|Posted on Tuesday, May 01, 2001 - 7:00 pm: || |
I wrote in months ago, after having taken gelatine for better nails. I had a horrible experience with hives as you may recall. Just an update to let you all know that I switched detergents to a natural brand, as well as bars of soap. The hives are completely gone, but I still was having difficulty with skin breakouts and rosacea. I have always had sensitive skin, but for some reason, while taking the gelatine my breakouts had stopped. I began to make the connection that my body might be lacking in the area of protein or fatty acids. On other sites, I found info on taking flaxseed oil. People testified that taking it for autoimmune diseases, arthritis, etc., often resulted in their facial complexion completely clearing. It is working, believe me. I guess I was missing the EFA's and my body was reacting to this. Hope any of you having trouble battling this will give it a try. It is called Barlean's and is not cold pressed. It is refrigerated and only last a few months. 8 ounces about $9.00, not for cooking but for adding to salads, yogurt, topping something, etc. Good luck.
|Posted on Wednesday, May 02, 2001 - 12:43 am: || |
I also have the same problem that you do, Rosacea and hives and such.
I have said so many times that Rosacea is just another serious side effect of MSG overkill, posted it on the Rosacea boards as well, but no one is listening...
Thanks for the tip, I will see about purchasing Barleans and giving it a try.
|Posted on Wednesday, May 02, 2001 - 12:56 pm: || |
I have been eating ground flax seed with fruit and other foods because I thought it would make up for the good oils I am missing from not eating fish (and it tastes darn good).
BUT, I bounced this off of some folks at the discussion board located at the Food Can Make You Ill web site (http://www.foodcanmakeyouill.co.uk --- click on “meeting others”) and I was warned not to use flax seed because it contains Alpha Linoleic Acid (ALA) which interferes with “good eicosanoids”. It was suggested as an alternative to use oils that are low in ALA and saturated fats while high in linoleic acid (LA) and monosaturated fats. In place of flax seed, safflower (“by far the best”), almond, hazelnut, sunflower and olive were suggested. (I still don’t understand if the these oils are sufficient to replace fish. I already use plenty of extra virgin olive oil.)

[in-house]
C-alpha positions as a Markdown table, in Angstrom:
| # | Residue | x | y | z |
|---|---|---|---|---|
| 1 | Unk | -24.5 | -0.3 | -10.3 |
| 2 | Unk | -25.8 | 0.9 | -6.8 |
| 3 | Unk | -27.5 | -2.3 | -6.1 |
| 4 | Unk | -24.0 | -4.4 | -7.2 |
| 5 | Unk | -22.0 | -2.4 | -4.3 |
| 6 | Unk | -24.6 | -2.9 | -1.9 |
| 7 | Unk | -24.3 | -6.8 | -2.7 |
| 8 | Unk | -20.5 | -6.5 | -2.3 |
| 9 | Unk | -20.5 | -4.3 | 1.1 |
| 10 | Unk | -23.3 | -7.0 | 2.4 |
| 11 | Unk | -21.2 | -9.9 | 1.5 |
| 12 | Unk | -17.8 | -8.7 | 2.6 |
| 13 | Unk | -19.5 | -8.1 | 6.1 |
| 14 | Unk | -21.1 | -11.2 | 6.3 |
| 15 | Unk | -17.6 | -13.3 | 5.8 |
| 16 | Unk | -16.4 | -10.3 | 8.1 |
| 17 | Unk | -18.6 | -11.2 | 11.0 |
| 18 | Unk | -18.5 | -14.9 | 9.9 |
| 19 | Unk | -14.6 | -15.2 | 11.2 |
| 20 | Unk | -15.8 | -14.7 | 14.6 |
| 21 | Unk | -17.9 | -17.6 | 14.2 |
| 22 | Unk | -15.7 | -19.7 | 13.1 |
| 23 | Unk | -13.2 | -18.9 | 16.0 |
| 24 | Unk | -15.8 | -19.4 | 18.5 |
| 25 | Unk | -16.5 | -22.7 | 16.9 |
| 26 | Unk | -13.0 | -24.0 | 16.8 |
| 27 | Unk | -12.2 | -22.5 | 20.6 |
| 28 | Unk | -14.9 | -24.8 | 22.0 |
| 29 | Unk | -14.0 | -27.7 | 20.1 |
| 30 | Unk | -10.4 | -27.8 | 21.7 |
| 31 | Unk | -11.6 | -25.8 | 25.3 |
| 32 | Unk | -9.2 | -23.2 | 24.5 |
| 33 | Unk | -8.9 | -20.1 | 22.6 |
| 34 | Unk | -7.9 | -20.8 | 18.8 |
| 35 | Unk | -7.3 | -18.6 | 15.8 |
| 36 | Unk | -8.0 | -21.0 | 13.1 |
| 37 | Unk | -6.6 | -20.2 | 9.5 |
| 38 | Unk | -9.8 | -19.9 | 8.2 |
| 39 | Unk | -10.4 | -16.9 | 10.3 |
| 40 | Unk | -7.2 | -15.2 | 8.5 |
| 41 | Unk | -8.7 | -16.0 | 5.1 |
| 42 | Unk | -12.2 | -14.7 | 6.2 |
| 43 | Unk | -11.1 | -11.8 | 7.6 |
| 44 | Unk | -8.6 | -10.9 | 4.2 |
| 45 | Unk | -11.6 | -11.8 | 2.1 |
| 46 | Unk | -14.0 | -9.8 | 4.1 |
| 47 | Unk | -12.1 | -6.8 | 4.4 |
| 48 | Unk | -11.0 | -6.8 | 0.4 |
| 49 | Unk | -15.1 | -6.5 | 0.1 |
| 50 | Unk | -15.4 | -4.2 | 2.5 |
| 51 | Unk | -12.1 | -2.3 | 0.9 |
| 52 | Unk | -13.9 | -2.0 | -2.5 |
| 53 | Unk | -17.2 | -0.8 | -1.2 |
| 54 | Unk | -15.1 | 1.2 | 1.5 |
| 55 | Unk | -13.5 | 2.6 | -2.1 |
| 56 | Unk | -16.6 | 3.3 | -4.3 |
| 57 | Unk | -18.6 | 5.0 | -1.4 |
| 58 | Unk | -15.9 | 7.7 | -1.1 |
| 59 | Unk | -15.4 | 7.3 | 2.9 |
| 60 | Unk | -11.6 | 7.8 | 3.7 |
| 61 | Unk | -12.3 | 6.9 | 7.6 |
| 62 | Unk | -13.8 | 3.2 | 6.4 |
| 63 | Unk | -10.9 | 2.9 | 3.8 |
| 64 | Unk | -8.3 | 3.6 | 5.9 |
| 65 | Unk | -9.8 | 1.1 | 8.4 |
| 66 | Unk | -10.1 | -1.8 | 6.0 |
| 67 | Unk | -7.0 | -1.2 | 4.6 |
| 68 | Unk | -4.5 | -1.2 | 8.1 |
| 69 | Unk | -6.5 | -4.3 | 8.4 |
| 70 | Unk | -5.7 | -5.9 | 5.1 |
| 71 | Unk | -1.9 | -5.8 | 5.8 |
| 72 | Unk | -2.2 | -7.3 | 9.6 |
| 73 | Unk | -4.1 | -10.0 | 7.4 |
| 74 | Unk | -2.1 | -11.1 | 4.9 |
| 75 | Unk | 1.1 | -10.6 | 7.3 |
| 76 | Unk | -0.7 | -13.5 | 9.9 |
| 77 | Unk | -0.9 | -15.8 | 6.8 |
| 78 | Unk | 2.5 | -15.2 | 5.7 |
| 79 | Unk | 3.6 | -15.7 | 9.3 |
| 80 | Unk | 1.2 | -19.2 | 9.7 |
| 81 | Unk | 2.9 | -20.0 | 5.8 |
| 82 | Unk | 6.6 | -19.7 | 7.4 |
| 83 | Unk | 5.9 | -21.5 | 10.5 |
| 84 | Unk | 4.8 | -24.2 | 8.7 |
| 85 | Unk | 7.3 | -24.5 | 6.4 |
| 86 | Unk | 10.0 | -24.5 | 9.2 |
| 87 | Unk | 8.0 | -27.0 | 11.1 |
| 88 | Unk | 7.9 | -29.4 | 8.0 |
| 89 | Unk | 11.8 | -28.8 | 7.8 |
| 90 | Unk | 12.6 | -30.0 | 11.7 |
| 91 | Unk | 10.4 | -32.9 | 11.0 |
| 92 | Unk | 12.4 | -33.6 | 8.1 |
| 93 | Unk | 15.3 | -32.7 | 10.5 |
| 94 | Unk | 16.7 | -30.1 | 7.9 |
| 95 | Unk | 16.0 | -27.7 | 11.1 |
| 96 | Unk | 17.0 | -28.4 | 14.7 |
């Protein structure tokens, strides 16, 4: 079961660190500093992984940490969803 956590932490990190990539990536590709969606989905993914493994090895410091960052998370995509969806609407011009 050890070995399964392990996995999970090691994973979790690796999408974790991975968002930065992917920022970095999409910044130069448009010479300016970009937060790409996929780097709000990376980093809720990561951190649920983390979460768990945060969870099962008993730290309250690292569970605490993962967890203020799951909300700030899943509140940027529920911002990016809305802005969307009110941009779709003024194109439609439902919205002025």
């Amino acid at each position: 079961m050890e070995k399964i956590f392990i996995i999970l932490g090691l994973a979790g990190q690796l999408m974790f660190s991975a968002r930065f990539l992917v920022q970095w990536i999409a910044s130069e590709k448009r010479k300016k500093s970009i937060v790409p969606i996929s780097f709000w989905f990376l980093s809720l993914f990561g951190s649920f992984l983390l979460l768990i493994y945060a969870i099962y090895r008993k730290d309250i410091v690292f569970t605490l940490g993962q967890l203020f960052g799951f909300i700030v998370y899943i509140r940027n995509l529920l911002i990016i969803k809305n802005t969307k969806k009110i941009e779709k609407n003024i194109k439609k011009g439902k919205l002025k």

(For more info, you may want to visit do search on “Substitutes for Fish” at the FCMYI site and read the book, "Protein Power" by Drs. Michael and Mary Eades.
If anyone has more information to share on flax seed and oils, please post or Email me. Thanks!
|Posted on Wednesday, May 02, 2001 - 2:27 pm: || |
Hi! I did go to the site, but find Dr. Weil's site much more informative and easier. At the top of the page it lists Ask Dr. Weil. Type in Flax Oil and a whole list of discussions come up on oils. He does not recommend Canola Oil at all, is very up on Flax Oil, or grounded flax seed, and states that these are the sources of Omega 3's other than eating cold-water fish like sardines, cod, etc. I think he listed mackeral too, but read it. He is about the best adviser I know of. He states that after taking flax many people will have their acne totally clear as well, and that is what happened to me. I know that neither my husband or I would eat sardines, and though we live in CA, we don't eat Cod enough. So I think I'll stay with the Flax Oil. Health stores have rave reviews in the way of article, etc. Good Luck
|Posted on Wednesday, May 02, 2001 - 5:47 pm: || |
They mention flax oil at the site linked below:
|Posted on Wednesday, May 02, 2001 - 8:25 pm: || |
Thanks Roy, What a great site that is!! It was very helpful, especially about being careful that oil does not go rancid, and on freezing it.
|Posted on Sunday, September 02, 2001 - 2:31 pm: || |
I bought some of the flaxseed(seeds not the oil) but am not sure how much to take. How much do you take on a daily basis?
|Posted on Sunday, September 02, 2001 - 7:40 pm: || |
I don't take flax seed, but was just passing on a web site about it. Flax seeds make wonderful bread - moist and delicious! Here's a web site with a recipe. Maybe Deb A. has some suggestions on adapting it to minimize glutamate content.
|Posted on Monday, September 03, 2001 - 11:56 am: || |
I grind my organic flax seed in an electric coffee grinder and keep it in a small jar to use during the week. I use it in various ways -- for example:
1. I toast some plain Italian bread that I know is safe and smear 1 tablespoon of safe yogurt on it and sprinkle the ground flax seed on top. (Sounds and looks odd but I love the way it taste.)
2. I mix the ground flax seed it with a whole egg and scramble it.
3. I sprinkle the ground flax seed on my fresh salad after adding lemon and extra virgin olive oil or cooked vegies.
4. I roll fresh fruit in it.
Make certain you don't buy rancid flax seed --- do a sniff test!
|Posted on Monday, September 03, 2001 - 9:27 pm: || |
A common breakfast for me is grains (brown rice, millet, quinoa, amaranth -- or some mixture of these) sprinkled with flax seeds and a little flax oil. My kids even like it!
|Posted on Tuesday, September 04, 2001 - 10:19 am: || |
We buy Arrowhead Mills sweetened rice flakes and often eat them for breakfast. We just sprinkle a teaspoon of flax seeds or so on the cereal before we add milk. We have also used them in casseroles before.